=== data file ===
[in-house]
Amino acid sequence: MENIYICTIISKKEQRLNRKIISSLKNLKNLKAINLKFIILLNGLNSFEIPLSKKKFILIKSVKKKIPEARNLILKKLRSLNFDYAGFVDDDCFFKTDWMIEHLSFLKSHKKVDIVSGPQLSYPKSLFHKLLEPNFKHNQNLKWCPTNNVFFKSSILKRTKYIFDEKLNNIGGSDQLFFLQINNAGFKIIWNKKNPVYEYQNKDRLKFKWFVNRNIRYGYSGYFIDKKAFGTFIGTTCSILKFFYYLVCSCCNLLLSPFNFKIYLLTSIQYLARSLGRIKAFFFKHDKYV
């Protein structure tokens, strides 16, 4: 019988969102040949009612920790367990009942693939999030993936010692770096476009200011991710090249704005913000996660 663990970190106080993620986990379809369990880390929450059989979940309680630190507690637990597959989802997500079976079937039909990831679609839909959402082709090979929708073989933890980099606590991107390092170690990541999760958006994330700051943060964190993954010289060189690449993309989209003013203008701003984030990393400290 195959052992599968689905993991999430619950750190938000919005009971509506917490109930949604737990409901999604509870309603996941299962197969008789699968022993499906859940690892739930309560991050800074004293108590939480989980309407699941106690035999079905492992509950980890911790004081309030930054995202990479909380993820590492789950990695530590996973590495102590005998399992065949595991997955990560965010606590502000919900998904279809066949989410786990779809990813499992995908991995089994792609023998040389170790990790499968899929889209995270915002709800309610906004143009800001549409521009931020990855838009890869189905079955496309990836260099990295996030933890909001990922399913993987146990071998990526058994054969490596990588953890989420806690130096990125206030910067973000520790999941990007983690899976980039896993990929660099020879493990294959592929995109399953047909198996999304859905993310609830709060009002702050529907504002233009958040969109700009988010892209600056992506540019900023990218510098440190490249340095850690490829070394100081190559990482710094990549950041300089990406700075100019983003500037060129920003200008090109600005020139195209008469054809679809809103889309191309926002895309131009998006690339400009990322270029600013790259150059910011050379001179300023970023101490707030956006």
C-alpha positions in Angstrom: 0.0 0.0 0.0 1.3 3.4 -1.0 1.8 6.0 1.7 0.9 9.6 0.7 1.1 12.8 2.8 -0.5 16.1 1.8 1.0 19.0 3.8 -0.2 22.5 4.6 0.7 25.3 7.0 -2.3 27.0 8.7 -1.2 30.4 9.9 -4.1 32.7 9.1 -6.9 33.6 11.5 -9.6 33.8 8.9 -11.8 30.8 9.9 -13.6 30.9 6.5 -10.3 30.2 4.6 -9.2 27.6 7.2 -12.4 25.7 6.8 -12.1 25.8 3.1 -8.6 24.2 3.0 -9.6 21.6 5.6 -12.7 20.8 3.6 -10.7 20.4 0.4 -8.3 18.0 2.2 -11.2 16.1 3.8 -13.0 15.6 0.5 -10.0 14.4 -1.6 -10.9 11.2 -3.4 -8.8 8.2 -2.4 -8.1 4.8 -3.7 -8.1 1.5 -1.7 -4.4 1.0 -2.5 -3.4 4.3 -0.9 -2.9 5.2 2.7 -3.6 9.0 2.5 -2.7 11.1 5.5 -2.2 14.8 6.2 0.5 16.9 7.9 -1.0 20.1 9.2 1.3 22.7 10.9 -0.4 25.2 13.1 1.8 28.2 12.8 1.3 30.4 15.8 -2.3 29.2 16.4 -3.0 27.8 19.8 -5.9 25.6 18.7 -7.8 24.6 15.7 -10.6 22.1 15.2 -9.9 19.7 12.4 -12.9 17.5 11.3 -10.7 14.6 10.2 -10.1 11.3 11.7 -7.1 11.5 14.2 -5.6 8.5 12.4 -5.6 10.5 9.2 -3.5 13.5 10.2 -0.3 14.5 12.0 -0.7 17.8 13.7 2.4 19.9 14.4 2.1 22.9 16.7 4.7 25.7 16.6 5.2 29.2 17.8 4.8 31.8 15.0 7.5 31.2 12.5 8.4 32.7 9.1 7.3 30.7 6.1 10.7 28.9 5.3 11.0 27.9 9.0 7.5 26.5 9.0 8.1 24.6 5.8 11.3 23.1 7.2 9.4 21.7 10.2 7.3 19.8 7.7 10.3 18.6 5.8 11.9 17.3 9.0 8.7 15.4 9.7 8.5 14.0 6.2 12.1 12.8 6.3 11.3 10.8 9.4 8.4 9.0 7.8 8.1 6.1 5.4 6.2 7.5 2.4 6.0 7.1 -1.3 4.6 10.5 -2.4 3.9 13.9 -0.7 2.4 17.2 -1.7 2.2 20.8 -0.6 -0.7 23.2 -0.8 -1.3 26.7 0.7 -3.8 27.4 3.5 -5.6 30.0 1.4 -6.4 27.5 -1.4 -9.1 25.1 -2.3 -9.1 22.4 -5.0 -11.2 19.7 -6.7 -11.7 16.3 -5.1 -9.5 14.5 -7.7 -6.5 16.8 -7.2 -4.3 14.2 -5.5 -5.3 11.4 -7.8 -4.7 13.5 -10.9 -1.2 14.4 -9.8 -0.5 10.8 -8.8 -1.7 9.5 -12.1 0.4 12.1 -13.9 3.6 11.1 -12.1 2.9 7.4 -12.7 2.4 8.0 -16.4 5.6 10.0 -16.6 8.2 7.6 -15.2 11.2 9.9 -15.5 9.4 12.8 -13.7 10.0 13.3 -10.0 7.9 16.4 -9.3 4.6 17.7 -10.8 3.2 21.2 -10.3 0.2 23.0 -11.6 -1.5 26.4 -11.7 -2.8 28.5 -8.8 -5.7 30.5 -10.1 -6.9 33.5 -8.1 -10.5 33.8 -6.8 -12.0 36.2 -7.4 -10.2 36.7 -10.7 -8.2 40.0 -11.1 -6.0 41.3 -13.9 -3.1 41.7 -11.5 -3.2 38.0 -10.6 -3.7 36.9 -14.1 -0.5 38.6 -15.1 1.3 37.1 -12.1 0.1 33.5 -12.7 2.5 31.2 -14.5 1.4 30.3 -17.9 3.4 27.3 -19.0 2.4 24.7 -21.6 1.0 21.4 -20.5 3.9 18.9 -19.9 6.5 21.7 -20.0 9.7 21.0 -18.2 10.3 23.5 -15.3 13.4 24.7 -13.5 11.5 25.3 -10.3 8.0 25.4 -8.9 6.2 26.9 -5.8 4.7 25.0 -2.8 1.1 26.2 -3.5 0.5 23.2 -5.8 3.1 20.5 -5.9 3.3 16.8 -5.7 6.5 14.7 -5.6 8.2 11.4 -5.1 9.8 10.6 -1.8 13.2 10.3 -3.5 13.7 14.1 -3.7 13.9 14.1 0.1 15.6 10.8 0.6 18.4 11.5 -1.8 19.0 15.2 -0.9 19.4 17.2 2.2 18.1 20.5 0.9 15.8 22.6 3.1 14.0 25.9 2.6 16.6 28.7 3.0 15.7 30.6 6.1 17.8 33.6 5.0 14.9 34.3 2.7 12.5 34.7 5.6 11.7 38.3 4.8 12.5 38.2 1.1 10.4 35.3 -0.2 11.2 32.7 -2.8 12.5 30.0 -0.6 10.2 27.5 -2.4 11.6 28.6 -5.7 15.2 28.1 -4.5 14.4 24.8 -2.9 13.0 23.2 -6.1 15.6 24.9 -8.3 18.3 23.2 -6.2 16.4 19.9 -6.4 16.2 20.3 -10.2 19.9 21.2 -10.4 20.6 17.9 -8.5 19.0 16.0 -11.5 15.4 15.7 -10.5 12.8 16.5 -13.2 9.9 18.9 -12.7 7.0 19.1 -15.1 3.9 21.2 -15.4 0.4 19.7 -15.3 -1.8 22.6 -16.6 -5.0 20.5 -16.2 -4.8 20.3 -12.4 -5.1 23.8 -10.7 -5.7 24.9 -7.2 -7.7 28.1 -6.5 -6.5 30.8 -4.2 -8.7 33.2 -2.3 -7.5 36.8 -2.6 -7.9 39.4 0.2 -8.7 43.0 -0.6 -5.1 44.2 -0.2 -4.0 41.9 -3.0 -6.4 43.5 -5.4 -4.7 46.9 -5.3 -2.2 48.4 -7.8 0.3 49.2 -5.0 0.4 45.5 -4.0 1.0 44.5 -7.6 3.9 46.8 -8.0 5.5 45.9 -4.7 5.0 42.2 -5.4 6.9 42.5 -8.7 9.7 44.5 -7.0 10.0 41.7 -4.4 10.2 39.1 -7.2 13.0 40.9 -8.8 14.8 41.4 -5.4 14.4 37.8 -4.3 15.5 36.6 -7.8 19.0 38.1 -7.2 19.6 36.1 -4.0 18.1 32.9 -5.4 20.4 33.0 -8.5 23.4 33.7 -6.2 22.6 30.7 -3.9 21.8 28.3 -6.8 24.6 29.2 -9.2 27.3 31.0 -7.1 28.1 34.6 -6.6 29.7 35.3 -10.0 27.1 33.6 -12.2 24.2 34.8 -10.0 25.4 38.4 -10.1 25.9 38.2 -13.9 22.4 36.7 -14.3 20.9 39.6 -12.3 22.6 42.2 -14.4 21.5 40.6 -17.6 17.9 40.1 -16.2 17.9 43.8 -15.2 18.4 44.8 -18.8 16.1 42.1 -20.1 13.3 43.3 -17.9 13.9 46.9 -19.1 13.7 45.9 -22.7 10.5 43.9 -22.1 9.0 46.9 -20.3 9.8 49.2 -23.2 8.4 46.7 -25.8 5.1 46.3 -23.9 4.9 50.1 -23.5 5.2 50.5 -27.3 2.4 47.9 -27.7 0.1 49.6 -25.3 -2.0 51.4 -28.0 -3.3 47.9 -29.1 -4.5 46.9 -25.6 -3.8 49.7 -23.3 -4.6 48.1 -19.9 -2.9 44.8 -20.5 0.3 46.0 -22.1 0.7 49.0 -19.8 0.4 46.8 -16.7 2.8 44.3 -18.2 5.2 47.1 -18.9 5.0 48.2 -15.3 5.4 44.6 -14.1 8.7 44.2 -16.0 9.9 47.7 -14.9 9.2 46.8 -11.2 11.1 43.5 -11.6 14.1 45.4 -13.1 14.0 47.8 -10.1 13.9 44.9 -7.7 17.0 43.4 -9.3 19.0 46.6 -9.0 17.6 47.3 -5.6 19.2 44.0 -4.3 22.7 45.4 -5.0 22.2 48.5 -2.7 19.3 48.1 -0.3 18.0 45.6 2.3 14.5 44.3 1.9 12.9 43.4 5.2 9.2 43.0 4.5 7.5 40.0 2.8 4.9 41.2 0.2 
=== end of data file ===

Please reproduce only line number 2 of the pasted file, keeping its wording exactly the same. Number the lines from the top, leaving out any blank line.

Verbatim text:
Amino acid sequence: MENIYICTIISKKEQRLNRKIISSLKNLKNLKAINLKFIILLNGLNSFEIPLSKKKFILIKSVKKKIPEARNLILKKLRSLNFDYAGFVDDDCFFKTDWMIEHLSFLKSHKKVDIVSGPQLSYPKSLFHKLLEPNFKHNQNLKWCPTNNVFFKSSILKRTKYIFDEKLNNIGGSDQLFFLQINNAGFKIIWNKKNPVYEYQNKDRLKFKWFVNRNIRYGYSGYFIDKKAFGTFIGTTCSILKFFYYLVCSCCNLLLSPFNFKIYLLTSIQYLARSLGRIKAFFFKHDKYV